Deception as a Cyber-Defense

Published 12:00 am Wednesday, February 13, 2019

By JDavid Derosier


In a recent article, I talked about how governments are adjusting their approach to collecting signals intelligence data in the fight against national enemies – both terrorists and unfriendly states. What about private companies and individuals, what defenses are available to them in these changing times?

Topping the terrorist list are ISIS and Al Qaeda. The leading unfriendly states, ranked by offenses recorded, are China, Iran, North Korea, and Russia.

In December of 2018 alone, major international cyber-attacks on government agencies, defense, and high tech companies, or economic crimes with losses of more than a million dollars** included:


  •         Chinese hackers were found to have compromised the EU’s communications systems, maintaining access to sensitive diplomatic cables for several years
  •         North Korean hackers stole the personal information of almost 1,000 North Korean defectors living in South Korea
  •          The United States, in coordination with Australia, Canada, the UK, and New Zealand, accused China for conducting a 12-year campaign of cyber espionage targeting the Intellectual Property and trade secrets of companies across 12 countries. The announcement was tied to the indictment of two Chinese hackers associated with the campaign.
  •          U.S. Navy officials report that Chinese hackers had repeatedly stolen information from Navy contractors including ship maintenance data and missile plans.
  •         Security researchers discover a cyber campaign carried out by a Russia-linked group targeting the government agencies of Ukraine as well as multiple NATO members         Researchers report that a state-sponsored Middle Eastern hacking group had targeted telecommunications companies, government embassies, and a Russian oil company located across Pakistan, Russia, Saudi Arabia, Turkey, and North America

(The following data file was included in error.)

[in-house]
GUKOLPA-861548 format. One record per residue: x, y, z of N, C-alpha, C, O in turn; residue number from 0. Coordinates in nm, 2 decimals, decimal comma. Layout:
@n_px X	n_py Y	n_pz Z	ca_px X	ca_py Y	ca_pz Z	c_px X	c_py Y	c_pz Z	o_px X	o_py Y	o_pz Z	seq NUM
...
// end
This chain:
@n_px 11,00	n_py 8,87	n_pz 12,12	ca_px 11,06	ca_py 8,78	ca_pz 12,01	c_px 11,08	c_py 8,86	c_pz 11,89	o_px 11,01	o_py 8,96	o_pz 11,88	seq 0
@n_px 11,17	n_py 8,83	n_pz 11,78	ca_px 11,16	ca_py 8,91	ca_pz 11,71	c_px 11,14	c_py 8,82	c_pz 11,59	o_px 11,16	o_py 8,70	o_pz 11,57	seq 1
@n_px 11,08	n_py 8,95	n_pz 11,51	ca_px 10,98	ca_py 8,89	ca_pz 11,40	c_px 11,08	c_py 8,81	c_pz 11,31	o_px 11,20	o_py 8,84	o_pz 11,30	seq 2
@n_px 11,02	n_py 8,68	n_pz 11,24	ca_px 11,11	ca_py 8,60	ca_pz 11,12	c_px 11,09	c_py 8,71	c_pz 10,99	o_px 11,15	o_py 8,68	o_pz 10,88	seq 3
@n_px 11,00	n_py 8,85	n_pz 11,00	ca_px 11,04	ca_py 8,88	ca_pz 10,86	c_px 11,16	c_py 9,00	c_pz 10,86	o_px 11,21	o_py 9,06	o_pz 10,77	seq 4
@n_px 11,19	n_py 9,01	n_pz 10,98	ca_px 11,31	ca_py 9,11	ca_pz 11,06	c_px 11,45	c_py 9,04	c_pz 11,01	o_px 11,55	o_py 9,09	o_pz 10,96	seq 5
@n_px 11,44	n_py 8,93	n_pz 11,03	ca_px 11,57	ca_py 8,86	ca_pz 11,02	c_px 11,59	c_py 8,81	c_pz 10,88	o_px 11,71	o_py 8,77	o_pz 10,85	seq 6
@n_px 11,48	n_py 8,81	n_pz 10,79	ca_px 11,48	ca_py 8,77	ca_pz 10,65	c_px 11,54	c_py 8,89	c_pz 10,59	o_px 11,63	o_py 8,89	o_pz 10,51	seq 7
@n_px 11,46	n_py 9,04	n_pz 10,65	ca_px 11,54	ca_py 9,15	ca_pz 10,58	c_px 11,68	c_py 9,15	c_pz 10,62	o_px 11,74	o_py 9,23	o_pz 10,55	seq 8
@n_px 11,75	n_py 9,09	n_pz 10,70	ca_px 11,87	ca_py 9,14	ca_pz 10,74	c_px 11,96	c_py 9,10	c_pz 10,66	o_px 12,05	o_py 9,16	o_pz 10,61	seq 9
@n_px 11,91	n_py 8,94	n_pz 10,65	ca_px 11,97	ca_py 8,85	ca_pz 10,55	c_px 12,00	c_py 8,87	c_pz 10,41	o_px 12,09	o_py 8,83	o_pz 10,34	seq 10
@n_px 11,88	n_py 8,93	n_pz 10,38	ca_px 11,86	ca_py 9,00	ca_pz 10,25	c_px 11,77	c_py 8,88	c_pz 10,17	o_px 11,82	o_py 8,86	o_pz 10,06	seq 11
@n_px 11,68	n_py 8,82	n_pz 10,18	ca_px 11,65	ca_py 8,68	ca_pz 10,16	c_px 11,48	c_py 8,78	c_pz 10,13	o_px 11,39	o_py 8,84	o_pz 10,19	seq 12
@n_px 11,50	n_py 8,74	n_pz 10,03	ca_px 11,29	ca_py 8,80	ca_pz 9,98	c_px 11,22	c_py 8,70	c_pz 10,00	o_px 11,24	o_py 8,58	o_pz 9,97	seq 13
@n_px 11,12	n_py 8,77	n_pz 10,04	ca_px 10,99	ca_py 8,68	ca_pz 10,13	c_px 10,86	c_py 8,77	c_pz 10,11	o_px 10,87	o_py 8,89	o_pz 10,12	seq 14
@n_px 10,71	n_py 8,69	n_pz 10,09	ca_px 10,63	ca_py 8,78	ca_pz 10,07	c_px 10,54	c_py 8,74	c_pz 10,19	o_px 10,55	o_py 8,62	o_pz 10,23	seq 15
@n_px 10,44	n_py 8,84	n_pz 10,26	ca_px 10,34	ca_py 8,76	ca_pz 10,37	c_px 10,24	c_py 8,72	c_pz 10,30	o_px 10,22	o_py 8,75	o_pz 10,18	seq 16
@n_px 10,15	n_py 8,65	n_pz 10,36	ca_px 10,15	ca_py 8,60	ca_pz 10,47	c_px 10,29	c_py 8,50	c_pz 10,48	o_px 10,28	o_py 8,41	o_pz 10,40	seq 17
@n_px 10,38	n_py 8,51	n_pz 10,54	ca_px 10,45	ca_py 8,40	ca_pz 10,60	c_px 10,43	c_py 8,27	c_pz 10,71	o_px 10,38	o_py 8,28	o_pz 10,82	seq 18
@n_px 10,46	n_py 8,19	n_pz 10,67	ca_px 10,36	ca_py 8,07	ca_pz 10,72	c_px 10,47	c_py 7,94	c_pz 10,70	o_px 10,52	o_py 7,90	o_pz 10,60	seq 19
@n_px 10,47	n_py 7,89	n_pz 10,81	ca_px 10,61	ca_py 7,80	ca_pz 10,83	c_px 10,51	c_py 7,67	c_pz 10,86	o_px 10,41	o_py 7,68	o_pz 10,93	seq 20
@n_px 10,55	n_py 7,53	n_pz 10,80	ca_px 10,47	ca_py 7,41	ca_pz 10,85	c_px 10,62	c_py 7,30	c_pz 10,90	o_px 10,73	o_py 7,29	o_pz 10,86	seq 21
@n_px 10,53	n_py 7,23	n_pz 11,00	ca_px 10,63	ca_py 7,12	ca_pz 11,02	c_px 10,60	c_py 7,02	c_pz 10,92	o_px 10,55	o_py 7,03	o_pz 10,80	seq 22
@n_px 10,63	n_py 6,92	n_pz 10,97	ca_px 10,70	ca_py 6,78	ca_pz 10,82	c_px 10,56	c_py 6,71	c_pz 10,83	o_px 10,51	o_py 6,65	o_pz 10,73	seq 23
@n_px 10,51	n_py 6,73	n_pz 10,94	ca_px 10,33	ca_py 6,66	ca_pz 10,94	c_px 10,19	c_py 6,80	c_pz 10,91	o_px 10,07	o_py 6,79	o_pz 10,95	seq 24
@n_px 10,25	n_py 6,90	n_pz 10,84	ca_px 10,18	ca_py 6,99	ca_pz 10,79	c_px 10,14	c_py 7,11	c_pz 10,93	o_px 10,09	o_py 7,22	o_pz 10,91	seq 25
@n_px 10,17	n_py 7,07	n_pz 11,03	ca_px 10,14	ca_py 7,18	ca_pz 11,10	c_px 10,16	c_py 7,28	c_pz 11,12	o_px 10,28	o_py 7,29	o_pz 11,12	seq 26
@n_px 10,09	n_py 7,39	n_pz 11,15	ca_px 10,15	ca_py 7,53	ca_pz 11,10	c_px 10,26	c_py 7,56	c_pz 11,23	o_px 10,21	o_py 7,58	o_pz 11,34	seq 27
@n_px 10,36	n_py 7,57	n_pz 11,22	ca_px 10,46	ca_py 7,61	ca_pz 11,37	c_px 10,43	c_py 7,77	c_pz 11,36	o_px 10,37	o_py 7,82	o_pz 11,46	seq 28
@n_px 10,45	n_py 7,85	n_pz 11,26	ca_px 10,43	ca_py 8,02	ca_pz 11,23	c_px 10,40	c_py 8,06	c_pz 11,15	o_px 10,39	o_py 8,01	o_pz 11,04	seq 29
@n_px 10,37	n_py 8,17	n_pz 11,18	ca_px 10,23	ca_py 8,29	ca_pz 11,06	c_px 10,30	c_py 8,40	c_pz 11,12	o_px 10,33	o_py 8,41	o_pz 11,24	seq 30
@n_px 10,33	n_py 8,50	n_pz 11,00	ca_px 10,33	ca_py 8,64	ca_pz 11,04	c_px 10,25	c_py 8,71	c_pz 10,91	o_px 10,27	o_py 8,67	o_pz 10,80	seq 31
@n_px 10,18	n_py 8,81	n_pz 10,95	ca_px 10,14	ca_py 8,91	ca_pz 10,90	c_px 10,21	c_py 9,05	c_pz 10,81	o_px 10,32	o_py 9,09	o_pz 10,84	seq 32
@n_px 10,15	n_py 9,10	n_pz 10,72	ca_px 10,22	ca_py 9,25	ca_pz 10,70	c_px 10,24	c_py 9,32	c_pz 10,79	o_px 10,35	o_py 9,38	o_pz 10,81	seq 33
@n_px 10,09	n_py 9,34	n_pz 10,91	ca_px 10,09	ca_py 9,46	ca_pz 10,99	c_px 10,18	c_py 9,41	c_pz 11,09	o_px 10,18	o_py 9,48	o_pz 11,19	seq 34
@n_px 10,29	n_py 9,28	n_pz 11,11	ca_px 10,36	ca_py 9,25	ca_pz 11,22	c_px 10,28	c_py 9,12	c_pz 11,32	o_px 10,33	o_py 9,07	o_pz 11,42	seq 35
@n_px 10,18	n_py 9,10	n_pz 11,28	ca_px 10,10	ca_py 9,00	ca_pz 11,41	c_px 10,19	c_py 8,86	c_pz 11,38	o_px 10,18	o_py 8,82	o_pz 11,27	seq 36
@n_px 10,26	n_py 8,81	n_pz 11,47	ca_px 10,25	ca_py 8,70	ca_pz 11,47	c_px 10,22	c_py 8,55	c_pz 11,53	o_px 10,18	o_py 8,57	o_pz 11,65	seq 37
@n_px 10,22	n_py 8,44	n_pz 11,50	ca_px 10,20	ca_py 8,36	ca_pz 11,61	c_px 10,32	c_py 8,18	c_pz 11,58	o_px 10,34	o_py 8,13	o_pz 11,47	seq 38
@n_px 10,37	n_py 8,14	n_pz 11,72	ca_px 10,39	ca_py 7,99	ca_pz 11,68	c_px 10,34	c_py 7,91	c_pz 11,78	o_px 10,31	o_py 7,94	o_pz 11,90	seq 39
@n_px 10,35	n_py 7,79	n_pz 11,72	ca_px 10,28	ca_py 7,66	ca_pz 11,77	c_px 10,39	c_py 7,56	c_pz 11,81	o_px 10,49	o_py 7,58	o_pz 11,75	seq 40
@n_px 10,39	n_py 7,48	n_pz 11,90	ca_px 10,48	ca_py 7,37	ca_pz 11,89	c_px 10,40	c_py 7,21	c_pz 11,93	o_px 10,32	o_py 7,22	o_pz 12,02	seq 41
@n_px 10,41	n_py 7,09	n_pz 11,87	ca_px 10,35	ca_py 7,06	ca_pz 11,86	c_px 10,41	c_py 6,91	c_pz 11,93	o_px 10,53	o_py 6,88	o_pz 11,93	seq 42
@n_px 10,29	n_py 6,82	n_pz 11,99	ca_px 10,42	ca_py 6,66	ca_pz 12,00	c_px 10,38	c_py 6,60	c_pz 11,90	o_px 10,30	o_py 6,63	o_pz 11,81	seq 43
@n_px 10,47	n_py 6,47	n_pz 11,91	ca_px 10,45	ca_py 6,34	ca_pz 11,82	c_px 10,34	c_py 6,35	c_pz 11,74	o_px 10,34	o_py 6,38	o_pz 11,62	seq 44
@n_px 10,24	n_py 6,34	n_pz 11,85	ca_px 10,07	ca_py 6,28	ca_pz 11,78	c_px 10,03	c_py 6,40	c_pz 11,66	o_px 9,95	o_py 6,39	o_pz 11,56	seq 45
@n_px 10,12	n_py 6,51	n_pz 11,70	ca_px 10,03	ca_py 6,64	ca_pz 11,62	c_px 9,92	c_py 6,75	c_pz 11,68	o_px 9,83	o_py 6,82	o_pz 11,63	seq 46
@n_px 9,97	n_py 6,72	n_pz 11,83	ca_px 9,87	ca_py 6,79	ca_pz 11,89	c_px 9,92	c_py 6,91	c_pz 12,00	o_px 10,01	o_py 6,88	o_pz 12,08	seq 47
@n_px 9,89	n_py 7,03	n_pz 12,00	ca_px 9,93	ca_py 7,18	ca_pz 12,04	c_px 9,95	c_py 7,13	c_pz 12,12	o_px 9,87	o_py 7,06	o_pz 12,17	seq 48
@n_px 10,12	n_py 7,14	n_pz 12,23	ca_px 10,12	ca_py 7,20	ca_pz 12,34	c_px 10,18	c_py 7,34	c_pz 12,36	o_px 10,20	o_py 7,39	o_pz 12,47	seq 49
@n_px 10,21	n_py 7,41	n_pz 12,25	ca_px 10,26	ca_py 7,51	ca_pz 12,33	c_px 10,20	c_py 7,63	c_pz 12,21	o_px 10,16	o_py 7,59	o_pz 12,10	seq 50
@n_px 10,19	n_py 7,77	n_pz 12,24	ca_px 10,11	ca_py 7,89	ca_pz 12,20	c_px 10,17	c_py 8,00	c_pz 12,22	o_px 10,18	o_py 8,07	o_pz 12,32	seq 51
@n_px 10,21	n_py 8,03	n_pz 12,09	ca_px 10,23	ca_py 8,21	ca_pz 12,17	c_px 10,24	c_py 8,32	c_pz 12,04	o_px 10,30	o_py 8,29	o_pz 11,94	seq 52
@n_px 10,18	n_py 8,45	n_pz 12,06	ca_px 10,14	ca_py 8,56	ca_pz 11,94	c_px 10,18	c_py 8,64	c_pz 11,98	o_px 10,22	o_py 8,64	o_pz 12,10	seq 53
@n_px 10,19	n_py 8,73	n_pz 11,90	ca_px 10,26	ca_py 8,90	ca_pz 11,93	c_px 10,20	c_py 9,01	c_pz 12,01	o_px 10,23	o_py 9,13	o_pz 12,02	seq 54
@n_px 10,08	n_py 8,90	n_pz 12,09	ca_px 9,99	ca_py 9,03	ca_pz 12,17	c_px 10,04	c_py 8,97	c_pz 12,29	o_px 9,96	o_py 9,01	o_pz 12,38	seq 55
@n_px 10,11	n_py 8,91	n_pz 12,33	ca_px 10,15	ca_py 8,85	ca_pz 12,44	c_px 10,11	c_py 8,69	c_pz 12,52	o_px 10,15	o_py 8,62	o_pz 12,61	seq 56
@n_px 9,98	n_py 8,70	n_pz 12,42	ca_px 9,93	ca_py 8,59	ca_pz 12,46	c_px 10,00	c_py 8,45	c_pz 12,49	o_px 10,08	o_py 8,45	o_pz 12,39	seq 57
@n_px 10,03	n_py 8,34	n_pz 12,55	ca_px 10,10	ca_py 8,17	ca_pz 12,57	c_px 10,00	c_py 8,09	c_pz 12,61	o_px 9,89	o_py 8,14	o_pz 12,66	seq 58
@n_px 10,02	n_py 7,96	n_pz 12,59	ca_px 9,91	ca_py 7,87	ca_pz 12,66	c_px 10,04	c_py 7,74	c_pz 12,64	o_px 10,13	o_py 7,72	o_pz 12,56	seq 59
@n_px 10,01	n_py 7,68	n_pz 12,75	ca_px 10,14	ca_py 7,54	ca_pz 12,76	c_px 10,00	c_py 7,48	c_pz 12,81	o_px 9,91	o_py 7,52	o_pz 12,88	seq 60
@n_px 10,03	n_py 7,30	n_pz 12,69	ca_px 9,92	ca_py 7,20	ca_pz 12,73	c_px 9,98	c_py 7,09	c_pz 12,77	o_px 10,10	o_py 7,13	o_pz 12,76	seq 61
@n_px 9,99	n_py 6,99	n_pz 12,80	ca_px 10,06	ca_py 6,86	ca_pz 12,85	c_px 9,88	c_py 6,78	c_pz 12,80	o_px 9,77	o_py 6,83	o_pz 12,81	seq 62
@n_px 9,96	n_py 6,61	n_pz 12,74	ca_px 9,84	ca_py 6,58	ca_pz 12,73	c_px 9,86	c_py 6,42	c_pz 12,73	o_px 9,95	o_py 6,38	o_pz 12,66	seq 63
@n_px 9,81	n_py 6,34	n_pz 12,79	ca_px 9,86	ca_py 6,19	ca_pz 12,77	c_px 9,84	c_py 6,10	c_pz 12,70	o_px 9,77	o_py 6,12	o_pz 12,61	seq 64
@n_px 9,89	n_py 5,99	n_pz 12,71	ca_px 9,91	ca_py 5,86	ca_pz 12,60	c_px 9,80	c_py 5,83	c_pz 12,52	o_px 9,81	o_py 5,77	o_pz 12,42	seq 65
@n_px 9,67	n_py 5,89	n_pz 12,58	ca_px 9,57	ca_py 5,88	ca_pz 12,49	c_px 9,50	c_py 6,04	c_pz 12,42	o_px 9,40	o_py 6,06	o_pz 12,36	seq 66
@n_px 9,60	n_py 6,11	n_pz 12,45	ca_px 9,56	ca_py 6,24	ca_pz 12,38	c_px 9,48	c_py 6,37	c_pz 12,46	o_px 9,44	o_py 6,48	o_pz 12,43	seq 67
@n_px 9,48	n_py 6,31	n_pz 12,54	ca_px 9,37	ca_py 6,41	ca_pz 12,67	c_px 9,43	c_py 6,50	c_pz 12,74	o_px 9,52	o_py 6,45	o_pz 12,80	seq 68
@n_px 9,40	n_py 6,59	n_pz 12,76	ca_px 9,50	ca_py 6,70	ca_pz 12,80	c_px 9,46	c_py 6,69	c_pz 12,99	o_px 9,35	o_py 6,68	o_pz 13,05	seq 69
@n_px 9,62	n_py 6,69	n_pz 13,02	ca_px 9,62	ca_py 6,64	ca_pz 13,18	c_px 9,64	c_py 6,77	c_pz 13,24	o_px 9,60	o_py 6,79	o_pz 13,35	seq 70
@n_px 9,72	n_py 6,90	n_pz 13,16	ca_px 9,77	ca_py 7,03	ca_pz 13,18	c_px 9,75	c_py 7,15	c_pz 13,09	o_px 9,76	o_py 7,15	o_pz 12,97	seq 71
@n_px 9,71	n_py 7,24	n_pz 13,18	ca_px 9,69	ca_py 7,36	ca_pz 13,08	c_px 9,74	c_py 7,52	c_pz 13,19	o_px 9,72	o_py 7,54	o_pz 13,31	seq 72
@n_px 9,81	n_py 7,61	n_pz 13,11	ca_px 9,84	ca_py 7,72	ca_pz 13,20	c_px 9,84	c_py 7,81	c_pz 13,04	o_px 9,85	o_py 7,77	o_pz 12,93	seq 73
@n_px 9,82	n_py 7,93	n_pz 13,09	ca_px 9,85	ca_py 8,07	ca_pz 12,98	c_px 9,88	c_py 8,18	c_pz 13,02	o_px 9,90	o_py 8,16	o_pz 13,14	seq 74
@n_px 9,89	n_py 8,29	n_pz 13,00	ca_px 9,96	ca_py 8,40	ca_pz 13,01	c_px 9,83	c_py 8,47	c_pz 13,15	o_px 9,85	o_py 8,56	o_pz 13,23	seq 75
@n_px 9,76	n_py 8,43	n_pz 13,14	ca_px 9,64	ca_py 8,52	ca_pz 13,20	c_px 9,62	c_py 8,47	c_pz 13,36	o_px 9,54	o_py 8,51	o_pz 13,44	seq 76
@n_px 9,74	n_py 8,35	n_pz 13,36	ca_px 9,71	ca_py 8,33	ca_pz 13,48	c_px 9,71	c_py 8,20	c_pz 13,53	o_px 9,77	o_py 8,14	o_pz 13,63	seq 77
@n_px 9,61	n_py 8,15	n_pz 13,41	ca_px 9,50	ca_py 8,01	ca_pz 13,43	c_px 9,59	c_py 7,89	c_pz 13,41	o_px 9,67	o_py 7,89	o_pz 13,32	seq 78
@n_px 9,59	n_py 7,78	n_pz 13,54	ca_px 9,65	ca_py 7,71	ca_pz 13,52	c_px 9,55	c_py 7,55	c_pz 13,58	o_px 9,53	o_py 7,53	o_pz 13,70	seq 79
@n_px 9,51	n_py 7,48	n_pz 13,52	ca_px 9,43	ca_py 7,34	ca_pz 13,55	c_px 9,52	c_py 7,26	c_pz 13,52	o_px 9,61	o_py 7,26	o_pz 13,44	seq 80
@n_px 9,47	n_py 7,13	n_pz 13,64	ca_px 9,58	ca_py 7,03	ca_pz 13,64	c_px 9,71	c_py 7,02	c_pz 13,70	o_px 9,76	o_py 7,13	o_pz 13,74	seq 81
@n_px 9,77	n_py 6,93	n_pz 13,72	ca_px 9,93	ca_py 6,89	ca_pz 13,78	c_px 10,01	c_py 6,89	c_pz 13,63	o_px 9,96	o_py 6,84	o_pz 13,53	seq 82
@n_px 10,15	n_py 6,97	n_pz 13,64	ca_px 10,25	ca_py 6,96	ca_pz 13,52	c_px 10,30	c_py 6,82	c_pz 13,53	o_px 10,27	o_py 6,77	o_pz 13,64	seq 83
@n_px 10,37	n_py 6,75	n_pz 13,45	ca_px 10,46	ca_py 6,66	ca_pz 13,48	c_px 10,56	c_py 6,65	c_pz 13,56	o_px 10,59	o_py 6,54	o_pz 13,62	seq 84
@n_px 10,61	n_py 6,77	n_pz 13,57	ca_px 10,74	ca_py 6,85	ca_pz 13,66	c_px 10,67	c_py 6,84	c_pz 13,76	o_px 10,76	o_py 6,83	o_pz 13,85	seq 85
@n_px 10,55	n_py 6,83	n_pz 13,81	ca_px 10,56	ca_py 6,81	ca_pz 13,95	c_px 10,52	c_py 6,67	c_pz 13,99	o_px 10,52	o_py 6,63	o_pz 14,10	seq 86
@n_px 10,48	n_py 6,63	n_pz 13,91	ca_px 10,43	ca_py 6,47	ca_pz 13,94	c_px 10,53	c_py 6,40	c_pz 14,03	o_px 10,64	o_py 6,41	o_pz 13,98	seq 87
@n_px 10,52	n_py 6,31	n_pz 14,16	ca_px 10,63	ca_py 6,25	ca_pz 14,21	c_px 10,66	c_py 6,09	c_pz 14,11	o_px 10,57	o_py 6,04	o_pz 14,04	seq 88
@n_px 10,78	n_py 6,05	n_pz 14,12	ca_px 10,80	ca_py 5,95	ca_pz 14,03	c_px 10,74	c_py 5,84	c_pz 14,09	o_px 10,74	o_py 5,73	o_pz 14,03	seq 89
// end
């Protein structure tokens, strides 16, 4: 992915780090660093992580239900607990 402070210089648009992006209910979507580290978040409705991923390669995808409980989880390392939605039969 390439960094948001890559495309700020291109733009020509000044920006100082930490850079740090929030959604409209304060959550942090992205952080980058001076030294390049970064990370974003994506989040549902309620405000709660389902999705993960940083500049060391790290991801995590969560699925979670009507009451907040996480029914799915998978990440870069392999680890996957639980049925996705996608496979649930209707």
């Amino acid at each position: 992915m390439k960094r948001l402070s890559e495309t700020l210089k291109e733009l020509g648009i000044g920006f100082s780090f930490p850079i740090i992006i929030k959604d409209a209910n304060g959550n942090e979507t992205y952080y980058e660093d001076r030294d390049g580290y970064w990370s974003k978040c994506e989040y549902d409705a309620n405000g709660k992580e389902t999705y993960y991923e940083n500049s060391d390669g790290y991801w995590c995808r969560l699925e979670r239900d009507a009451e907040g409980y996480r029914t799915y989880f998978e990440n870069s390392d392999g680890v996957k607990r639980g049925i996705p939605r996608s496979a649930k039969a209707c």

•          Italian oil company Saipem was targeted by hackers taking down hundreds of the company’s servers and personal computers in the UAE, Saudi Arabia, Scotland, and India
  •         North Korean hackers have reportedly targeted universities in the U.S. since May, with a particular focus on individuals with expertise in biomedical engineering
  •        The Security Service of Ukraine blocked an attempt by the Russian special services to disrupt the information systems of Ukraine’s judicial authority
  •          The Czech security service announced that Russian intelligence services were discovered to have been behind attacks against the Czech foreign ministry in 2017
  •         Chinese hackers breached the systems of an American hotel chain, stealing the personal information of over 500 million customers

One of the fastest growing defenses against hackers and malware is “deception”.

Suppose that when your computer detects an unwanted visitor it lies to the attacker and fools it into doing something non-destructive like going to what is called a honeypot. One example of currently available commercial solutions can be found at

According to Wikipedia, a honeypot consists of data that appears to be a legitimate part of the site but is actually isolated and monitored, and that seems to contain information or a resource of value to attackers, who are then blocked. This is similar to police sting operations, colloquially known as baiting a suspect.

Honeypots have been around for a long time in cybersecurity, however, they are becoming much more prevalent and have inspired various other types of destinations for attackers to be sent and neutralized.

Cybersecurity paradigms are shifting away from relying solely on brute-force firewalls. These new concepts or thought patterns look to misdirect attackers rather than attempt to close the door. Just as the new concepts in signals intelligence are shifting to bulk collection of meta-data.

Looking at the major international infractions quoted above, remember they are the ones that were caught and reported. How many more have occurred undetected?

Technology is a great tool, but we need to stay on top of it for self-protection; self-protection at any level, national, corporate, or as an individual.


** Center for Strategic and International Studies, “Significant Cyber Incidents Since 2006”


J. David Derosier consults with small business on planning and marketing issues, and provides web design and hosting services through, an accredited business with the Better Business Bureau that is rated A+ by BBB. He can be reached at